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How does the cloud storage work?

Gone are the days of multiple USB sticks to store your data for your personal and business use. Now, every man and his dog seems to be taking advantage of the many offers of cheap or even free cloud storage. But, what is cloud storage? And how does it work?

Cloud storage is based on a virtual infrastructure where the client uses interfaces to access their data. Instead of data being stored on a hard drive or USB, data is instead stored in virtual pools across different servers (often all over the world!) or in data centres managed by 3rd party cloud providers.

Clients usually pay monthly for their cloud storage and whilst cloud security is a common concern amongst clients, providers have taken steps to address these concerns by including encryption and authentication of client data, further security measures. The most common uses for having cloud storage are for backup of data and disaster recovery: highly important for any business. There are hundreds of different cloud storage systems and while some have specific focuses such as storing emails and digital pictures, others have a more varied aim like storing all forms of digital data.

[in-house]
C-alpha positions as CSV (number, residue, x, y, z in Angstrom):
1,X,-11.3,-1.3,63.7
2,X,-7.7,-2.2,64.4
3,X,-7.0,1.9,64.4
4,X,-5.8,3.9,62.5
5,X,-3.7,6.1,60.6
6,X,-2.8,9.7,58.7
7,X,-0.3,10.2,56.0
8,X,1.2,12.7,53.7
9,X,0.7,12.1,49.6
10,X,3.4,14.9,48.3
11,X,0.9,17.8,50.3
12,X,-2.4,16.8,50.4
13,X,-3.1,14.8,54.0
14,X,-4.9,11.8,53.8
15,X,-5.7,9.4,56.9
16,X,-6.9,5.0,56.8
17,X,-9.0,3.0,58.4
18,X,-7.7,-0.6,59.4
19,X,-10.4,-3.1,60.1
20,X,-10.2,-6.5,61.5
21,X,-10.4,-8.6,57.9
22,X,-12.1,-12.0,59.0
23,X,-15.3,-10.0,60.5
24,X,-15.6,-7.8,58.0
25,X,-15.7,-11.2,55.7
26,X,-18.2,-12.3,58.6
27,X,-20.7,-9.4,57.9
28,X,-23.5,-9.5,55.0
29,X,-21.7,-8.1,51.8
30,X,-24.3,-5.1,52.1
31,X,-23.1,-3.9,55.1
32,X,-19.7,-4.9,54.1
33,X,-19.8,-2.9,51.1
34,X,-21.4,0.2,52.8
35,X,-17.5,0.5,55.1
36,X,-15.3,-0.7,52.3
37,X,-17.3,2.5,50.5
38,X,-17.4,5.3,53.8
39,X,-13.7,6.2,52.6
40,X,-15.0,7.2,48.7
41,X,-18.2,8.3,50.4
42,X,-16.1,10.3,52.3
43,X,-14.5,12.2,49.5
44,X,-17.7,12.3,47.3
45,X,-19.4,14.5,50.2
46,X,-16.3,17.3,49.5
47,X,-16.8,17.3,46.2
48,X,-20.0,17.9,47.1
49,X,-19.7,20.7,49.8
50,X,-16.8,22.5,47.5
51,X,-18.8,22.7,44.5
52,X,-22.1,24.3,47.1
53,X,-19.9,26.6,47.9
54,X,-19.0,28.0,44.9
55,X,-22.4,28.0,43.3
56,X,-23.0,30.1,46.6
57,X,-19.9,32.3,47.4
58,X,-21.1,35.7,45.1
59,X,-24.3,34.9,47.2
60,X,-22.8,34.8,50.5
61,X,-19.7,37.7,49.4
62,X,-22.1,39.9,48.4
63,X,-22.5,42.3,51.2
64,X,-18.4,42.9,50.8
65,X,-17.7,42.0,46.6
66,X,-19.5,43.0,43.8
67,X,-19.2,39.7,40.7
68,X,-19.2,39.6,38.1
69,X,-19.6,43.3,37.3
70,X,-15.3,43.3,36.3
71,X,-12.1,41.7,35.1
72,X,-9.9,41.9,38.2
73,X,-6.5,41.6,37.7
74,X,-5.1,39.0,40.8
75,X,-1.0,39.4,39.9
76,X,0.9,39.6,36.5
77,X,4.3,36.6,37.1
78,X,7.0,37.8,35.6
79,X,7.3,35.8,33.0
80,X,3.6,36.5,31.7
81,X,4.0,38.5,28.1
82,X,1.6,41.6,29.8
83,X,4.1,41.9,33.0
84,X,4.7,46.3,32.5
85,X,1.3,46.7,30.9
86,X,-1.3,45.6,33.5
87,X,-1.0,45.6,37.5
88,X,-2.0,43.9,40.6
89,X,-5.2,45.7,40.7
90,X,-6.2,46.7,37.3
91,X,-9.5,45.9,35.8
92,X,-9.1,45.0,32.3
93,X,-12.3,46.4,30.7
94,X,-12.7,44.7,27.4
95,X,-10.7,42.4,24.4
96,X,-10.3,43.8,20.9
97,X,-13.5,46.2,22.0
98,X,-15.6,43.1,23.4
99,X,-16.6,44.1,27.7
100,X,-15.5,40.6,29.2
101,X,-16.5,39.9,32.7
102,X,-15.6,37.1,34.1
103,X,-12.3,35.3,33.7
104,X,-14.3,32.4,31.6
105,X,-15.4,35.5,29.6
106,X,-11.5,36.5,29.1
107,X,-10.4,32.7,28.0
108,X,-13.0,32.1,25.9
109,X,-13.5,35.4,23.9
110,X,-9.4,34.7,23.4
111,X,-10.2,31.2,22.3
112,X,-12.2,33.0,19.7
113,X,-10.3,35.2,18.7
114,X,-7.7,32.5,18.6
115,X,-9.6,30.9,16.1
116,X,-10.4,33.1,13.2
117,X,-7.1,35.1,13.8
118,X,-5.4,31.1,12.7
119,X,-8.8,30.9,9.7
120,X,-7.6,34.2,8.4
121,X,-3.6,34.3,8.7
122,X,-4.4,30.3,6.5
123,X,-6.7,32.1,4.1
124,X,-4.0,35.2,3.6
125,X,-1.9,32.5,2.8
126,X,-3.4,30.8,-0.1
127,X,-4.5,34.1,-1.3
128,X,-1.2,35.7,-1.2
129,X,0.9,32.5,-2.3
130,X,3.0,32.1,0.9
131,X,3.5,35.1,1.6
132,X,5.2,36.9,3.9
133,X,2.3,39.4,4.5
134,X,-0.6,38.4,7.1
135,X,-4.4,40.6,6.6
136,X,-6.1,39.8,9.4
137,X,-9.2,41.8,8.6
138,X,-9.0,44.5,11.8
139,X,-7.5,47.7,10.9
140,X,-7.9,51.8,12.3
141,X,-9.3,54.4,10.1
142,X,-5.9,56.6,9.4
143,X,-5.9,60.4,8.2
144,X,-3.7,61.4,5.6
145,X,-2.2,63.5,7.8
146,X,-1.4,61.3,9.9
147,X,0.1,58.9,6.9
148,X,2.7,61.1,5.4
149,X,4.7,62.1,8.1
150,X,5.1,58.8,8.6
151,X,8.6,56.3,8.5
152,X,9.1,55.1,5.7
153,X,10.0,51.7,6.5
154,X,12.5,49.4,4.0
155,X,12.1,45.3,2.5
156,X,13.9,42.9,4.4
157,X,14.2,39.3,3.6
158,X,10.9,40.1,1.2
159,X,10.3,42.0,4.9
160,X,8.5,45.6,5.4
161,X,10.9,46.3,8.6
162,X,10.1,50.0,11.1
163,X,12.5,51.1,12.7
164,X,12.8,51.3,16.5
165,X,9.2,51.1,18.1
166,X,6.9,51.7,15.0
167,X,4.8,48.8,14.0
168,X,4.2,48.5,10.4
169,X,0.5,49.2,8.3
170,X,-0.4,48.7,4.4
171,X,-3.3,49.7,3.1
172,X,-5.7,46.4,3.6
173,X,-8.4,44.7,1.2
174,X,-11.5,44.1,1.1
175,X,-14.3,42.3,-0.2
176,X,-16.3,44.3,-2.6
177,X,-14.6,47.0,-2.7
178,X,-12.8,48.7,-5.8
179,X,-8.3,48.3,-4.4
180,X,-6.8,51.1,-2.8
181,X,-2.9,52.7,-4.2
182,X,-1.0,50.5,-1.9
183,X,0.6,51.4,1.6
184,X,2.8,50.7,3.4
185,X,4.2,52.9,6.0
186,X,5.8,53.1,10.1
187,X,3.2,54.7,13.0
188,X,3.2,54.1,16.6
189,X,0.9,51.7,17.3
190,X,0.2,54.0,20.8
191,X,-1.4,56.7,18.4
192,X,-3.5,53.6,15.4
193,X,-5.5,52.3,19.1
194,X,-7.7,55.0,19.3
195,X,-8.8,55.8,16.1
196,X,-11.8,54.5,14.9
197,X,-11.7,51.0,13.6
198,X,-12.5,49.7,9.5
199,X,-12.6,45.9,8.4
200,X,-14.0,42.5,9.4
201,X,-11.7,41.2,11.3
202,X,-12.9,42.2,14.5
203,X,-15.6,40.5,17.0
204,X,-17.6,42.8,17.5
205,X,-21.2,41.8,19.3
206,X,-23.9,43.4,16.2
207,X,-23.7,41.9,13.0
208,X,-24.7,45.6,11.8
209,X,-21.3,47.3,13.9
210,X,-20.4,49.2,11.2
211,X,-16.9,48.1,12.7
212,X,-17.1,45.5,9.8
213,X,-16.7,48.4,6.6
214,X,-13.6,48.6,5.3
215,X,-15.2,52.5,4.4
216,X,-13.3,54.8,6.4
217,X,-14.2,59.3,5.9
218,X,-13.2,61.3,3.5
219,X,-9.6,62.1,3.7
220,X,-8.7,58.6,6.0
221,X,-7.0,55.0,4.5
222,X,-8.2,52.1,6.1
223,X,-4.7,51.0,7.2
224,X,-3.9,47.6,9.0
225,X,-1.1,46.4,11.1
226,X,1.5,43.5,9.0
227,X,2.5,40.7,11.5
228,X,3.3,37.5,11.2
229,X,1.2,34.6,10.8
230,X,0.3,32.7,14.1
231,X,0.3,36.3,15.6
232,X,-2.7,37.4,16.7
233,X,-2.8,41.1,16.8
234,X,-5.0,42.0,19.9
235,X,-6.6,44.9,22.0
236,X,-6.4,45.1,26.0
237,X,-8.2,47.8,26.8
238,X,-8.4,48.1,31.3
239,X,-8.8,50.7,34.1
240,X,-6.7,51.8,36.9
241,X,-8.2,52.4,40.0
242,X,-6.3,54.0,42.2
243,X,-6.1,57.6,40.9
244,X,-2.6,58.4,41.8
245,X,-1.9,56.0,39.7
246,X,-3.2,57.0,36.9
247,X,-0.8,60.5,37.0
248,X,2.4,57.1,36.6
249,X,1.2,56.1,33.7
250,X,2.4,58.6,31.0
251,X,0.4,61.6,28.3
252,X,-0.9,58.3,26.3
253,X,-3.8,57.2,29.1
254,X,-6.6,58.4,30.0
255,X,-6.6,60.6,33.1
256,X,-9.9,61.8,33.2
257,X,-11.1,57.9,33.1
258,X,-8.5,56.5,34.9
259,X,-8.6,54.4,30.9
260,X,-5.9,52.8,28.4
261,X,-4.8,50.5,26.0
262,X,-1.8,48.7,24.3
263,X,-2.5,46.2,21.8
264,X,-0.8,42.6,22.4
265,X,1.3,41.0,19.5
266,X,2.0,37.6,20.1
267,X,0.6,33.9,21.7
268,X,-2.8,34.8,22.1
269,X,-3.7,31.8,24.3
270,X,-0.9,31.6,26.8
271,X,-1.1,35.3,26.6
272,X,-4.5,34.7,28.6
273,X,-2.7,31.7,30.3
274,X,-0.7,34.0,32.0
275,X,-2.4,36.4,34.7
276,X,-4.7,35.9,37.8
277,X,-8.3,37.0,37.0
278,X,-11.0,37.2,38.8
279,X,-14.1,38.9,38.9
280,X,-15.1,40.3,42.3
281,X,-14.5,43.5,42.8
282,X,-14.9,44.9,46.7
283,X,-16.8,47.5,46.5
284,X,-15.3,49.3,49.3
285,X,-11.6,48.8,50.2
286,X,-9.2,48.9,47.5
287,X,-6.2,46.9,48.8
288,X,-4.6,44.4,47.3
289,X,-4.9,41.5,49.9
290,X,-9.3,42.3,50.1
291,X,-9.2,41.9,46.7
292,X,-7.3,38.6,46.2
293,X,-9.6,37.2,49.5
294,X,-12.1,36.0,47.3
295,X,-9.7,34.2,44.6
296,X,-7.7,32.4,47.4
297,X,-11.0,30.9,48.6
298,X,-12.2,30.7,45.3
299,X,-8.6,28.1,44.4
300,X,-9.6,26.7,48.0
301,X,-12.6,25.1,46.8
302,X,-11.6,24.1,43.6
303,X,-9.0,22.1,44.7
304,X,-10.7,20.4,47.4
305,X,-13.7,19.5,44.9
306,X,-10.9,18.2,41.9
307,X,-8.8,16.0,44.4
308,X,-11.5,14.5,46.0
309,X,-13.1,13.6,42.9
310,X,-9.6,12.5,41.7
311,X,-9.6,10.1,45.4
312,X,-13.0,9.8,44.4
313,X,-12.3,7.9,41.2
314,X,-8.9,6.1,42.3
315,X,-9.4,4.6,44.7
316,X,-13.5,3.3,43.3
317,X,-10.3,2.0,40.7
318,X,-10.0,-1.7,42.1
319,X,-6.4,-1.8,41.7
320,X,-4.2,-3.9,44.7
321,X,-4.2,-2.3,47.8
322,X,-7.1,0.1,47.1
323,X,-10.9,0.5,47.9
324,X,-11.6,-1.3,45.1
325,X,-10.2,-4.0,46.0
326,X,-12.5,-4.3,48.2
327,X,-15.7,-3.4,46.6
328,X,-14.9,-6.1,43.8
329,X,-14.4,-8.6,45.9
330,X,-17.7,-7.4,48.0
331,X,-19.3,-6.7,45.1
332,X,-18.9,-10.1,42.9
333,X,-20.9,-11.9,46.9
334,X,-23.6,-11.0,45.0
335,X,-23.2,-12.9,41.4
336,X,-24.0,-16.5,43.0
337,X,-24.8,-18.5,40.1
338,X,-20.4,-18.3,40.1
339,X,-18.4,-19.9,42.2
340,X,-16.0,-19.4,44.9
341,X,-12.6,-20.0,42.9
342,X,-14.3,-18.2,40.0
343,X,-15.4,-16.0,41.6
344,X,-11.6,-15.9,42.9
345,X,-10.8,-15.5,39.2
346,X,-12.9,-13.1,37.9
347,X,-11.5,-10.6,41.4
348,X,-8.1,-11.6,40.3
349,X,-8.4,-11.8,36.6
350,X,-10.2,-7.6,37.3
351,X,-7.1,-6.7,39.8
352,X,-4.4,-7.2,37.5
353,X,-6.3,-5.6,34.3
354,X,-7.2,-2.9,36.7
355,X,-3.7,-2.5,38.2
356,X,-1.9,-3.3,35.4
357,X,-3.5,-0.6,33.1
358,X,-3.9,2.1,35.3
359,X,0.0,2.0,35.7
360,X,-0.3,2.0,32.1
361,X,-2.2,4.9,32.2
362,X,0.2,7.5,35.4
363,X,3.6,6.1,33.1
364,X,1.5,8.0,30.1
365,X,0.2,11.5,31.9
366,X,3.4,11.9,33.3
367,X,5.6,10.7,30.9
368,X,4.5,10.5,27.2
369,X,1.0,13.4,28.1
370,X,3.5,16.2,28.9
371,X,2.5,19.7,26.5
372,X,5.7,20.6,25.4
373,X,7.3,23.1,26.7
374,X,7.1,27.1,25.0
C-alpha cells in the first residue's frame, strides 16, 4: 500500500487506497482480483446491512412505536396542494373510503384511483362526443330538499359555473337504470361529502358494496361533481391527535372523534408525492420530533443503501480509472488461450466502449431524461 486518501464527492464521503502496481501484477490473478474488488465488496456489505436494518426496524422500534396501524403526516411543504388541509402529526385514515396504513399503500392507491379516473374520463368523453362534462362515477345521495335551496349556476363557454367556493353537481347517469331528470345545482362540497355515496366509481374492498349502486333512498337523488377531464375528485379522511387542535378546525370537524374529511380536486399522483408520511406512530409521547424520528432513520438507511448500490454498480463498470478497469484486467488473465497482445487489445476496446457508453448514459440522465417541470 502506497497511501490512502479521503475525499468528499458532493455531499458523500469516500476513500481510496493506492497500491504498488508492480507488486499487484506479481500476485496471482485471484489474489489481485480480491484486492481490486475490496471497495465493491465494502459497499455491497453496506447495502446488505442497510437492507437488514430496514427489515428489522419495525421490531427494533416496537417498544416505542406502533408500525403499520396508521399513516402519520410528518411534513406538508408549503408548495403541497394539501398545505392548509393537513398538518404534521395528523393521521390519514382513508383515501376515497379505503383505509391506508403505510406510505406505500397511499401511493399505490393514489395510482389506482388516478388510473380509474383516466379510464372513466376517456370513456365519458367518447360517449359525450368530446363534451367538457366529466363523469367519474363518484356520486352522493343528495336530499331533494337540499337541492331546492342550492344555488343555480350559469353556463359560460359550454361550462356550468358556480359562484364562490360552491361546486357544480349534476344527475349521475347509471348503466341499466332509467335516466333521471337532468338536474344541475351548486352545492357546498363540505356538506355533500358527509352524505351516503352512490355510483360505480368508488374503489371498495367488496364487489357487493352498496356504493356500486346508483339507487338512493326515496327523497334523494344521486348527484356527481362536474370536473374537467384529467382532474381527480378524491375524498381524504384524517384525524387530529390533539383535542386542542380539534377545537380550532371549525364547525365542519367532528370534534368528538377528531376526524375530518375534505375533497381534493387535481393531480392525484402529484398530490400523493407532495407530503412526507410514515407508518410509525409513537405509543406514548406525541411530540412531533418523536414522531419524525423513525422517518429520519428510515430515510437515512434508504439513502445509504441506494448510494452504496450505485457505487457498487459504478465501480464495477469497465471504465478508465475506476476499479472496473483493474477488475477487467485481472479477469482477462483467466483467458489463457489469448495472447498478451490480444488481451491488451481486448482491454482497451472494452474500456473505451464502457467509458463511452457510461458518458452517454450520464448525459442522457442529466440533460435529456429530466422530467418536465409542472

So now you have an understand of what cloud storage is, how does it work?

 

In simple terms: cloud storage works by sending copies of the clients data over the internet to a data server which then records the information. The data is stored here until the client wants to retrieve the data and then it is accessed through a web based interface. Basically, the server either sends the data back to the client for them to access or the client is given access to the data and the ability to manipulate the data on the server itself.

But, how is this any safer or more reliable than classic hard drives? Well, cloud storage works by involving a vast number of data servers to ensure the data is always available on at least one when it is requested by the client. So, data is saved on multiple servers and not just one, meaning if one does fail and loses the data, it has been replicated and can be retrieved from another. This is called redundancy and without this, clients would not be able to access their data immediately and/or at any time.

Clients don’t only use cloud storage to prevent running out of space, some simply use cloud storage to create digital backups of all their data, to prevent losing everything if disaster struck. However, for those who are interested in using cloud storage to allow more space then there are several storage size options available. You should consider how much storage you need for your personal or company use and keep this in mind when you look for purchasing cloud storage.